It is easy to dismiss Rabbi Shmuley Boteach. The self-styled “Rabbi of America” has a reputation as a publicity hound, and his credibility took a serious blow with his relationship with Michael Jackson.
When it comes to Anglo-Jewry, he has alienated many by repeatedly calling Britain anti-Israel in the international media, and waging a bitter personal campaign against Lord Sacks for allegedly shirking his responsibility to stand up for the Jewish state.
It comes as no surprise, then, that in his interview with the JC last week , Boteach railed again against the “spirit of intimidation” against British Jews on campus, and declared that “it is much harder to be a proud Jew in the UK than in the United States”.
He complained that British Jews are pussyfooting around with their activism, following a “softly softly” approach that aims to “hold back this tsunami from growing” but not to turn it back.
Although I haven’t seen replies to this piece, almost every op-ed by an American Jew making similar claims about Anglo-Jewry is followed by denials, claiming the Americans are ignorant of reality on the ground and unaware of the enormous efforts of British Jewish organisations. Our natural reaction is to bristle and roll our eyes. We’re offended, indignant, tired of defending our life here. But could we be wrong?
Much as we may dislike this messenger, there is unfortunately more than a grain of truth in Boteach’s claims. In fact, he’s not saying anything I haven’t heard numerous times around local Shabbat tables, particularly when Israel is under attack and the anti-Israel atmosphere rises several notches. The reality is that it is harder to be a proud Jew here than in America. While many of us lead comfortable Jewish lives, the levels of antisemitism and anti-Israel invective in the public domain can sometimes reach frightening levels.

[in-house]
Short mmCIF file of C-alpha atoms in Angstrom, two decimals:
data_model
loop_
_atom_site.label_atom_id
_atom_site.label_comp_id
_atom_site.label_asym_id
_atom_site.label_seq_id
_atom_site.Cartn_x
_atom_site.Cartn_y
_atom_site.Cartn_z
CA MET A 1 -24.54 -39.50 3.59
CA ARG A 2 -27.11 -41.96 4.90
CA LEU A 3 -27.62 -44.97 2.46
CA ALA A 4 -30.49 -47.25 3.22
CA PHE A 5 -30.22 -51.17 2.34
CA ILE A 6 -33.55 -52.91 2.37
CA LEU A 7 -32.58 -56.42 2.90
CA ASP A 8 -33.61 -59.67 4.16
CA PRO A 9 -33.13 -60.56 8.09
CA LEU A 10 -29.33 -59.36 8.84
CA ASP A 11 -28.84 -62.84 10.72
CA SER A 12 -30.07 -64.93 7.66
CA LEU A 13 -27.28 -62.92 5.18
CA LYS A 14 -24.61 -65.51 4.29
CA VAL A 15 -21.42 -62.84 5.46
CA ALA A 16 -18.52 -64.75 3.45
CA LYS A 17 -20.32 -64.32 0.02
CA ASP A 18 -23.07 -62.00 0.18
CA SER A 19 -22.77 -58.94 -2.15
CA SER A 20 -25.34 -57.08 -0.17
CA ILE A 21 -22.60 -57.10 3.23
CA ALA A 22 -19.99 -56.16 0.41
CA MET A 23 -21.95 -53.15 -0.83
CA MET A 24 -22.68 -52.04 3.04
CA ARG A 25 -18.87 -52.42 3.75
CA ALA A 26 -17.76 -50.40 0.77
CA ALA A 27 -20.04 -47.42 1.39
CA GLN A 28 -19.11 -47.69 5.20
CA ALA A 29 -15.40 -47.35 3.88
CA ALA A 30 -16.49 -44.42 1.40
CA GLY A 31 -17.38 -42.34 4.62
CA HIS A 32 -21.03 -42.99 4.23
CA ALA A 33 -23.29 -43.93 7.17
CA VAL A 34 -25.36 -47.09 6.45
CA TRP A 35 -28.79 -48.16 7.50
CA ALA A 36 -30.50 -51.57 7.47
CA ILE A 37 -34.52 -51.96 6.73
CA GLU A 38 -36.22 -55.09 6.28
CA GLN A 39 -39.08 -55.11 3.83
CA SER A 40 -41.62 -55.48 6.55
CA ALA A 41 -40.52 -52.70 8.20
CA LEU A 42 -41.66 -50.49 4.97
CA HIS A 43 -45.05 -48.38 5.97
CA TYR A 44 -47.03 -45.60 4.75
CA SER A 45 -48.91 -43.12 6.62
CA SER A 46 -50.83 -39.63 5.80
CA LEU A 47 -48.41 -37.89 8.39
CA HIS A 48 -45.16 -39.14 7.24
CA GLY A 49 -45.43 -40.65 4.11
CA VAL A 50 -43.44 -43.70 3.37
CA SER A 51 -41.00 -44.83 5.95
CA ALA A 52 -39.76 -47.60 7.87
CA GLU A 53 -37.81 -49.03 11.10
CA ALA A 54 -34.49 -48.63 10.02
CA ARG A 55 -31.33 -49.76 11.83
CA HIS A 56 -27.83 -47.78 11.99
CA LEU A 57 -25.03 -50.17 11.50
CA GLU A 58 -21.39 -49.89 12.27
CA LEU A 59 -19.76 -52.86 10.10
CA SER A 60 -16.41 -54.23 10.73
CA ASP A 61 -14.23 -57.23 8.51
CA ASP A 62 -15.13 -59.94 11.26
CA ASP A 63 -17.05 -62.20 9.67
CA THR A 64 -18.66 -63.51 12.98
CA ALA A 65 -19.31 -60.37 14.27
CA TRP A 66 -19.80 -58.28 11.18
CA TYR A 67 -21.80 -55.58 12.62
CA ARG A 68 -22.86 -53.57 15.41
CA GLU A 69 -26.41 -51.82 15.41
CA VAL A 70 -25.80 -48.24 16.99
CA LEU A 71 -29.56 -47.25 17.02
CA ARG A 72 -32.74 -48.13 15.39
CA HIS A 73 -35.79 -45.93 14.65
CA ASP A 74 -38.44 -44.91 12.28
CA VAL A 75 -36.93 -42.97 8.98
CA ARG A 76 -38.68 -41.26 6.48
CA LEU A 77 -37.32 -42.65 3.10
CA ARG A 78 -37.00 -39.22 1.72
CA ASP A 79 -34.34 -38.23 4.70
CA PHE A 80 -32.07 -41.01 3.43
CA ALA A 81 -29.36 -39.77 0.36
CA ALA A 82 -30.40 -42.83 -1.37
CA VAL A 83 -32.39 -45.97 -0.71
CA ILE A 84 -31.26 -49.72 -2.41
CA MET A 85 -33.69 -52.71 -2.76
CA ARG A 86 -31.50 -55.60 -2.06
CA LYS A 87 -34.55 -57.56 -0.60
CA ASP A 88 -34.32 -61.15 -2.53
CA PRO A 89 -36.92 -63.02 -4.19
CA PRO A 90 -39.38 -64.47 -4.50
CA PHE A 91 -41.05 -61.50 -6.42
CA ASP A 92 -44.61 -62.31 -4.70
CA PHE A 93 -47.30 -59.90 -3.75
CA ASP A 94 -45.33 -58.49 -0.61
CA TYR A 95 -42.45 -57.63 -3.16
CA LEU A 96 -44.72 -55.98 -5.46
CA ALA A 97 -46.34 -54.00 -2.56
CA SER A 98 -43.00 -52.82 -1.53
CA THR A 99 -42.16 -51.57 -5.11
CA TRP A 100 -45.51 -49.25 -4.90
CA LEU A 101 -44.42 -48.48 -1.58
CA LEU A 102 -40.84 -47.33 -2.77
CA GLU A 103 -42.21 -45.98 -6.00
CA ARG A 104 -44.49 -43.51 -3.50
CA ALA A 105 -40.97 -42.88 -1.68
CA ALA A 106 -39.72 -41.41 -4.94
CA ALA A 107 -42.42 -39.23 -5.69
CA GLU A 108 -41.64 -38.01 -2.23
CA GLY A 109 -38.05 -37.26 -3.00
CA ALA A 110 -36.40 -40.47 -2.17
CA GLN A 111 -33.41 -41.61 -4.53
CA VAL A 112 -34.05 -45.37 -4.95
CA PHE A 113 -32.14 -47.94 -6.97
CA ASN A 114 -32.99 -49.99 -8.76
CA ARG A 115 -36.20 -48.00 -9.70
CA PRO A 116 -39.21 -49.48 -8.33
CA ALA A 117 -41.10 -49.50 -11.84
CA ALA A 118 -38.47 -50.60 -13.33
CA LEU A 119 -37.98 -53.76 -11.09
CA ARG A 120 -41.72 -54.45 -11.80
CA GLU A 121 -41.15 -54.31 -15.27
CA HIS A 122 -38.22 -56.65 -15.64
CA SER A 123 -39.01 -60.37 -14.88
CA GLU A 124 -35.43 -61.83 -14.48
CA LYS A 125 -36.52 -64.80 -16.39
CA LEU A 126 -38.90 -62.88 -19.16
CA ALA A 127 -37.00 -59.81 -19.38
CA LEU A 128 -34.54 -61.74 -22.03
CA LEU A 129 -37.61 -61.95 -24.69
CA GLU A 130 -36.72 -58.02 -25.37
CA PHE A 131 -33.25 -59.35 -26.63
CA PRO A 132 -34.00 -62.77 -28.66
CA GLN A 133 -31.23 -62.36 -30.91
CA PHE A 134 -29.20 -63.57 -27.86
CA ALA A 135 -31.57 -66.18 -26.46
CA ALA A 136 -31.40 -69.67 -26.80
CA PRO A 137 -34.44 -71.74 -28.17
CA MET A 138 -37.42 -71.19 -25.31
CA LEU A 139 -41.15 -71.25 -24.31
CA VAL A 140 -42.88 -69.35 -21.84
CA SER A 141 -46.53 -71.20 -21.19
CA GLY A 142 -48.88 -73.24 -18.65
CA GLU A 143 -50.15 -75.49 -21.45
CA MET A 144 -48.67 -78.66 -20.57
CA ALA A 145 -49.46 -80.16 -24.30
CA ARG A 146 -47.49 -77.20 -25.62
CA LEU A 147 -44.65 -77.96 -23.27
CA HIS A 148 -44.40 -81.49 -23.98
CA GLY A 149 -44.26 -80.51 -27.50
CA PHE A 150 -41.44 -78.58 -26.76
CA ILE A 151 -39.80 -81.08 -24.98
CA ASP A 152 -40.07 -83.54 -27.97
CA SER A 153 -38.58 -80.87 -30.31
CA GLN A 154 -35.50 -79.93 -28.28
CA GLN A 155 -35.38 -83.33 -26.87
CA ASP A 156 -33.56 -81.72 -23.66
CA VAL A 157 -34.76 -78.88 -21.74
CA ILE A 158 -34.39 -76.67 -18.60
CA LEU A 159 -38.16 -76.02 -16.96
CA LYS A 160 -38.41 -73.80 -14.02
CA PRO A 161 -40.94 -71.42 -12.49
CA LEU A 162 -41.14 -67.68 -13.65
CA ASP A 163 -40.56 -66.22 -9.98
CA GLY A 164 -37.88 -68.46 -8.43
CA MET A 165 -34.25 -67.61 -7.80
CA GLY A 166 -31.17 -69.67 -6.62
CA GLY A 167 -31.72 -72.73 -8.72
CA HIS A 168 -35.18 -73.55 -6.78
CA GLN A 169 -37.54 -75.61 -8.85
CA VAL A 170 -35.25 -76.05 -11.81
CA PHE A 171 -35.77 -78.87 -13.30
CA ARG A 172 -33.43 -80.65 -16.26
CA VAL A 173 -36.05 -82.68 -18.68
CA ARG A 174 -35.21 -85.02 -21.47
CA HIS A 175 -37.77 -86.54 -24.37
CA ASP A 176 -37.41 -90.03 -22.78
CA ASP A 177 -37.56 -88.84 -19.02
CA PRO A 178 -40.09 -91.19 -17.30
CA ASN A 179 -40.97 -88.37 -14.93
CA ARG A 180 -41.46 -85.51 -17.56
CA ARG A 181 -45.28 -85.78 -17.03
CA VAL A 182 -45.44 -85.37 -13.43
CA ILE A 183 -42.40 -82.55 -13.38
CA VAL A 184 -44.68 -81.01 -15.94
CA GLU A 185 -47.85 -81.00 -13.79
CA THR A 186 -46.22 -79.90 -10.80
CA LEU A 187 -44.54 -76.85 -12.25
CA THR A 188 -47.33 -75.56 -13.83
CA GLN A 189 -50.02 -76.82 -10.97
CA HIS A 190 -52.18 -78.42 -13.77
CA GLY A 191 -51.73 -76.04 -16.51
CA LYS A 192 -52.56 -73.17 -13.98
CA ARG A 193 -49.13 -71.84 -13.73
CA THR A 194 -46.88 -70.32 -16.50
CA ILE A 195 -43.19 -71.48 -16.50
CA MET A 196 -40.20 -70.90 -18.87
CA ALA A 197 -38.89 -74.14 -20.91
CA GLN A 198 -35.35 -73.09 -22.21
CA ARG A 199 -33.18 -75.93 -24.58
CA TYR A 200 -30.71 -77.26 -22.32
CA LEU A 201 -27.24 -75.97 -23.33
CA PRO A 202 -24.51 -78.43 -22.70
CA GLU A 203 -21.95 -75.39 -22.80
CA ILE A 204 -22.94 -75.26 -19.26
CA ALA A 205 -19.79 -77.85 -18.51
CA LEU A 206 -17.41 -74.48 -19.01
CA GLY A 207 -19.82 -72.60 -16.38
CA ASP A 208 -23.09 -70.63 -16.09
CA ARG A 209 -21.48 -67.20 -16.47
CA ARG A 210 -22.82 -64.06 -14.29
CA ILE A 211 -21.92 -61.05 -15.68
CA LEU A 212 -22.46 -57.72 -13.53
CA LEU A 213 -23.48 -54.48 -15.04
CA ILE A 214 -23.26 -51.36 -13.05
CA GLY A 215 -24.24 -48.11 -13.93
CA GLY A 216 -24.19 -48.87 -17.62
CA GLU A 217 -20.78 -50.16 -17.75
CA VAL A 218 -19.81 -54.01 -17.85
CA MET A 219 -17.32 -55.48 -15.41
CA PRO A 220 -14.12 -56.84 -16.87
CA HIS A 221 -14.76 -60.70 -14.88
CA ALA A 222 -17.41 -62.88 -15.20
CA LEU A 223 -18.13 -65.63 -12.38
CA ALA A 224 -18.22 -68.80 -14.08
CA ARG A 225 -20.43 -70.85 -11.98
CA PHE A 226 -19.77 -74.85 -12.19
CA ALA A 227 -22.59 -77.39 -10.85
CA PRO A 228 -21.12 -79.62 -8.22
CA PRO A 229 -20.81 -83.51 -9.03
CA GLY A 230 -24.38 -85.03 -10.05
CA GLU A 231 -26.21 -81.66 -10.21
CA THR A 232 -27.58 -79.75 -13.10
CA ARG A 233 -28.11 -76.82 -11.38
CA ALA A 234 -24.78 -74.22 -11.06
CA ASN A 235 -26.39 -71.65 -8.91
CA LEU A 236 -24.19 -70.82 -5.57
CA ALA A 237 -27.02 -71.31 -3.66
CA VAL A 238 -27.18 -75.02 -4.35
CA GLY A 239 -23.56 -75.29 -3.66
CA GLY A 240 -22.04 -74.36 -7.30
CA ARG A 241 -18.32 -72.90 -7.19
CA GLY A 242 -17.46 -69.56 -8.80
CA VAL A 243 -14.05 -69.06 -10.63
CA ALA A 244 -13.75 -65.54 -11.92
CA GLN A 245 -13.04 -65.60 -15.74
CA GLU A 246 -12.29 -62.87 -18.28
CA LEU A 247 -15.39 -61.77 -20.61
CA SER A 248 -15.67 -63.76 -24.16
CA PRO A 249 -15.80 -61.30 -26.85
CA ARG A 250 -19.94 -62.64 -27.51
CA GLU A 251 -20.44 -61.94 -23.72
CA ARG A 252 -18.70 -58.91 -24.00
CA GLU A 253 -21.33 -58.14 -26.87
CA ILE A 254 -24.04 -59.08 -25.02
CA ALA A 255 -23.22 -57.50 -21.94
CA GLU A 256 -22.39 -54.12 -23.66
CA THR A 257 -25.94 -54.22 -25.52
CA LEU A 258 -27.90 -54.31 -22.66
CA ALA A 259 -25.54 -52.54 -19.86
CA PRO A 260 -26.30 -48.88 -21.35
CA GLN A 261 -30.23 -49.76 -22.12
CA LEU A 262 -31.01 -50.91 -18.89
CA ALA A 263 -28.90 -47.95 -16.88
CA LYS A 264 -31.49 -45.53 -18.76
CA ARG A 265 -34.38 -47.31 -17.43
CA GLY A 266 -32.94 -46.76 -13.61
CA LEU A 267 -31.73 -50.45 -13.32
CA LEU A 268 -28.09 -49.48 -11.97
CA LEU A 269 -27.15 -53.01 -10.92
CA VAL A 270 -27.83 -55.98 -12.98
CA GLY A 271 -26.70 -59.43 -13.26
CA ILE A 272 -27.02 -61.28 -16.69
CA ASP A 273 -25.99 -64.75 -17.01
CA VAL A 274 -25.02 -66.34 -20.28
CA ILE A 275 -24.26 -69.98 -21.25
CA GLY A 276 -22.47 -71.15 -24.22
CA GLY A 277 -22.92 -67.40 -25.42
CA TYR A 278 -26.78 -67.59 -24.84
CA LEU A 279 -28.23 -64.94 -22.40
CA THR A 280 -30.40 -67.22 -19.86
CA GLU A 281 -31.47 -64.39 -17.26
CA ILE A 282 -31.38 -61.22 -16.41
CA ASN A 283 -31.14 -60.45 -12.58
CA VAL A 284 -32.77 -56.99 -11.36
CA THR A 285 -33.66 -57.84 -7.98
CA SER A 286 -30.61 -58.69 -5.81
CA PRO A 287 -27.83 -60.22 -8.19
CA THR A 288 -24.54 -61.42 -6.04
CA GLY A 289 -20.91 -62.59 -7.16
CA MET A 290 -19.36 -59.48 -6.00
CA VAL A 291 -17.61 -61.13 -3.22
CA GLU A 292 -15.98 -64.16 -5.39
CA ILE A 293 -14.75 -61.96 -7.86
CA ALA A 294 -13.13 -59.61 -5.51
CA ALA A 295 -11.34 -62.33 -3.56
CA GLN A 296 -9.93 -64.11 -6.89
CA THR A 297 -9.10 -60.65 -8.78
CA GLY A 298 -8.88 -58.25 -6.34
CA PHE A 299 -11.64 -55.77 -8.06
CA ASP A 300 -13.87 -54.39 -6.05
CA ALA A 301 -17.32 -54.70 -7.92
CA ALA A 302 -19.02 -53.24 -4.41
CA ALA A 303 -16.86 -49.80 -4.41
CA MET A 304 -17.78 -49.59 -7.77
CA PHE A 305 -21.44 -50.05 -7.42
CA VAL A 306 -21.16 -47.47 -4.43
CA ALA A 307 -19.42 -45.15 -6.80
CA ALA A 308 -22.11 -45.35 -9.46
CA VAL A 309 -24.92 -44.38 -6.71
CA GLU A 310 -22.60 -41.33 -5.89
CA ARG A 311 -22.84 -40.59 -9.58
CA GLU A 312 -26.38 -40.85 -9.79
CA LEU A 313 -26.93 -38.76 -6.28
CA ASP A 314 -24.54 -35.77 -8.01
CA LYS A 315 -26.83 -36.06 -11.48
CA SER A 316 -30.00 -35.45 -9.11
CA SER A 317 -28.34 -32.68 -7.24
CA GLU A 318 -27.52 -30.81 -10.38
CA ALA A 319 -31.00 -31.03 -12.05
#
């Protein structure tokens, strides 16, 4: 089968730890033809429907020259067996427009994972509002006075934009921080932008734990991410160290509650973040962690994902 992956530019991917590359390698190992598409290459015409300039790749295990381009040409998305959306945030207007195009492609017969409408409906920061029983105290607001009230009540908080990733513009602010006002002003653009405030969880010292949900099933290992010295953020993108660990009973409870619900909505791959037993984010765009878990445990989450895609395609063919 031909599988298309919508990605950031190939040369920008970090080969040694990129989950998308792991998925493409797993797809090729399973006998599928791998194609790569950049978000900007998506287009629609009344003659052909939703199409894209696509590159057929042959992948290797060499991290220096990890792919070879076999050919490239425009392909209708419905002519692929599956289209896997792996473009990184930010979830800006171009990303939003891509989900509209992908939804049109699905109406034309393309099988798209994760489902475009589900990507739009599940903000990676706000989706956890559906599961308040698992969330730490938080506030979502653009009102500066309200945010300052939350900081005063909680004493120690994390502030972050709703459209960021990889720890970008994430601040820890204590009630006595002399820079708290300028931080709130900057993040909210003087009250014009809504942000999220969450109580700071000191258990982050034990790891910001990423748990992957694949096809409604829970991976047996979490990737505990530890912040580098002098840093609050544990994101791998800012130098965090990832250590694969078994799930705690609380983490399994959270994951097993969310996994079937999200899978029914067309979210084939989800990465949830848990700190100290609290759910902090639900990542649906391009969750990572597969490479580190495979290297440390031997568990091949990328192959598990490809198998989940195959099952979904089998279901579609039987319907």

I know too many people who avoid discussing Israel because they’re frightened — at work, and particularly on campus, where one student at a top university recently told me that defending Israel would immediately end his social life. Too many people, also, who seriously considered leaving the UK for Israel during the last Israel–Gaza war. What does it say about this country that they preferred, however briefly, to face real rockets than to face British public opinion?
On the communal level, our organisations cannot compare to their powerful American equivalents (AIPAC, the Conference of Presidents, the Anti-Defamation League and the like) in terms of funding, staffing and impact. The establishment of the Jewish Leadership Council was a step in the right direction but has not fundamentally changed the equation.
As a result of this weakness and inherited, assimilatory “we mustn’t offend anyone” attitudes to lobbying, our organisations prefer to defend Israel behind closed doors. One only need think back to the widespread dissatisfaction with the visibility of the Board during Operation Protective Edge in 2014 — leading to the founding of the Campaign Against Antisemitism, and the then-president of the Board being booed when he appeared at one of their rallies — to realise that this is a source of dismay for many in the community.
With the attacks in Paris and the rising terrorist threat, the climate in Europe is changing for the worse. We need more public, assertive and decisive action defending Israel, supporting our students and combating antisemitism if the Jewish community is going to continue being comfortable living in this country.
The temptation is to dislike Boteach because he is an outsider washing our dirty linen in public. But it doesn’t make him wrong.